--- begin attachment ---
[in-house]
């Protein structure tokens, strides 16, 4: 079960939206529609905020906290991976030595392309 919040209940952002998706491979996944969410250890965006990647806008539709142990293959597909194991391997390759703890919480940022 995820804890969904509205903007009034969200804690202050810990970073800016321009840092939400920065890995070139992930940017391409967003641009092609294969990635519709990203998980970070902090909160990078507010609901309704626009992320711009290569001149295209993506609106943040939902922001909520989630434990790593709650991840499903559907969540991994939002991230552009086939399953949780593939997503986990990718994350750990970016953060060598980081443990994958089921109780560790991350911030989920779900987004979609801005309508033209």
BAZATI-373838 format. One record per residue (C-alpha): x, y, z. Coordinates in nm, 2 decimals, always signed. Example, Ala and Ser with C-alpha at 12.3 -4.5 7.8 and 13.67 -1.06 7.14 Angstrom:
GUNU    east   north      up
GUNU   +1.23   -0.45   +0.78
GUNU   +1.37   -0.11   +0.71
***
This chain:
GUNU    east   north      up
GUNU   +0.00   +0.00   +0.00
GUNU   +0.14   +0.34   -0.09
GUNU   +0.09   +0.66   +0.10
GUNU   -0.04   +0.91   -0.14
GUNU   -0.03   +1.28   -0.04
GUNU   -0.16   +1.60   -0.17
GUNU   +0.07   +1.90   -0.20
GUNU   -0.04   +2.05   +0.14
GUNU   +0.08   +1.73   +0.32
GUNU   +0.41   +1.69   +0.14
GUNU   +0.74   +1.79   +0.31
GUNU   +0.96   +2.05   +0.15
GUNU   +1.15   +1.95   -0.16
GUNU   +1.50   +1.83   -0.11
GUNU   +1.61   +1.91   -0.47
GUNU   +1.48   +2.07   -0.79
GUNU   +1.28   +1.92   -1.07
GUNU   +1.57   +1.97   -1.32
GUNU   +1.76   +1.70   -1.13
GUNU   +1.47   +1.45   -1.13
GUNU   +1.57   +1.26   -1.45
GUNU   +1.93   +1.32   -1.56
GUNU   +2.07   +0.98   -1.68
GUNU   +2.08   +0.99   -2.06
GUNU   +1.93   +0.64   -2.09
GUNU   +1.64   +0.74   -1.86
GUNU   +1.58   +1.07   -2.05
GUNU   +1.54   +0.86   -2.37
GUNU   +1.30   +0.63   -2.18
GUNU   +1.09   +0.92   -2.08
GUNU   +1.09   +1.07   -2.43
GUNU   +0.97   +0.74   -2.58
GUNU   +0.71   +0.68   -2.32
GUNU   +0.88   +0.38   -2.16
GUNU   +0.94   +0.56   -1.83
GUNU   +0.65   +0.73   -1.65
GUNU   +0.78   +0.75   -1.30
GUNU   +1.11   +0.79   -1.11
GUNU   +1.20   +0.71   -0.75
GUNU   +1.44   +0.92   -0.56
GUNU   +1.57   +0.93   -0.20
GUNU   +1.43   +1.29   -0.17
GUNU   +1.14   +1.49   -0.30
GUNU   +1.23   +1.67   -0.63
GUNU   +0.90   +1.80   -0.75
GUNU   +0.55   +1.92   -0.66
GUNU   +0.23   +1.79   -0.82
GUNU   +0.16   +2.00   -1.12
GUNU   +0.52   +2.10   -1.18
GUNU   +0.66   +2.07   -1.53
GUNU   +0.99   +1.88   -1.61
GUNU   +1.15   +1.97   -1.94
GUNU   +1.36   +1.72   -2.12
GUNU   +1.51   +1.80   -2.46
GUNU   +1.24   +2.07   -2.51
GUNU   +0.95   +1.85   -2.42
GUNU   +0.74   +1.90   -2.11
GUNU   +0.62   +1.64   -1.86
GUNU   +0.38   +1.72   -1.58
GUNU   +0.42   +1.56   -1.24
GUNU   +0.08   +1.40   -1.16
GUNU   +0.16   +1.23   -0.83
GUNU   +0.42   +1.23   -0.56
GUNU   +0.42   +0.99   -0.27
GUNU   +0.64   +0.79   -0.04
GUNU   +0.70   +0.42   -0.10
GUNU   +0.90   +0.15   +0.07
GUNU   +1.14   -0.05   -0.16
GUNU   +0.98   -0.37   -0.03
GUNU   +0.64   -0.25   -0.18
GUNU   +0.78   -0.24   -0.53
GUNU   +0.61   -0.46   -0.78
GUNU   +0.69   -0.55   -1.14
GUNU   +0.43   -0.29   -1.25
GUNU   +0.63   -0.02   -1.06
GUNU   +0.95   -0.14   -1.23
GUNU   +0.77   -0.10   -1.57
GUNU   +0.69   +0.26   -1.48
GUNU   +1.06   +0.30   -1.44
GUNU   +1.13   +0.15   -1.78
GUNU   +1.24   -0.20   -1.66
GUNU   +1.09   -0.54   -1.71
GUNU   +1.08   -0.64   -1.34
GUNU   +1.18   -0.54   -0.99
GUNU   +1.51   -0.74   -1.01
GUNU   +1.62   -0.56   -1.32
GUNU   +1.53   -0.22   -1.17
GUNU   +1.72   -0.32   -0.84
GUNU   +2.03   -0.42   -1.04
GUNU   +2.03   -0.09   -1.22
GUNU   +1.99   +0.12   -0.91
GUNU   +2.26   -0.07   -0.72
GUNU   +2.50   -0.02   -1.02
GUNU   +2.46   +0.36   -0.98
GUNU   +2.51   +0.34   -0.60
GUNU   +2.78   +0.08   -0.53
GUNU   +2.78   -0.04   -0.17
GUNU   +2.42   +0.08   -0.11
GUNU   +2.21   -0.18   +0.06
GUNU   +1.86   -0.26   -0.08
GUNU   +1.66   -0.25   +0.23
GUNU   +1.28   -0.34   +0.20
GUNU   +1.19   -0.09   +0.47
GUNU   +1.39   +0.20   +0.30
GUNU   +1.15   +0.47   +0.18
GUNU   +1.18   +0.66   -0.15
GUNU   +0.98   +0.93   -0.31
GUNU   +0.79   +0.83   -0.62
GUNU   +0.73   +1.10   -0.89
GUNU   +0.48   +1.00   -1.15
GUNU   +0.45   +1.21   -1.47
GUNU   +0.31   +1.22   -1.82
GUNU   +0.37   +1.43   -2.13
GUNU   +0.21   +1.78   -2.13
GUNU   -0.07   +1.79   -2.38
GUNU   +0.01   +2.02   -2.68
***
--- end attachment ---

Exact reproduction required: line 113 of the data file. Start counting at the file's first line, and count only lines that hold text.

GUNU   +1.39   +0.20   +0.30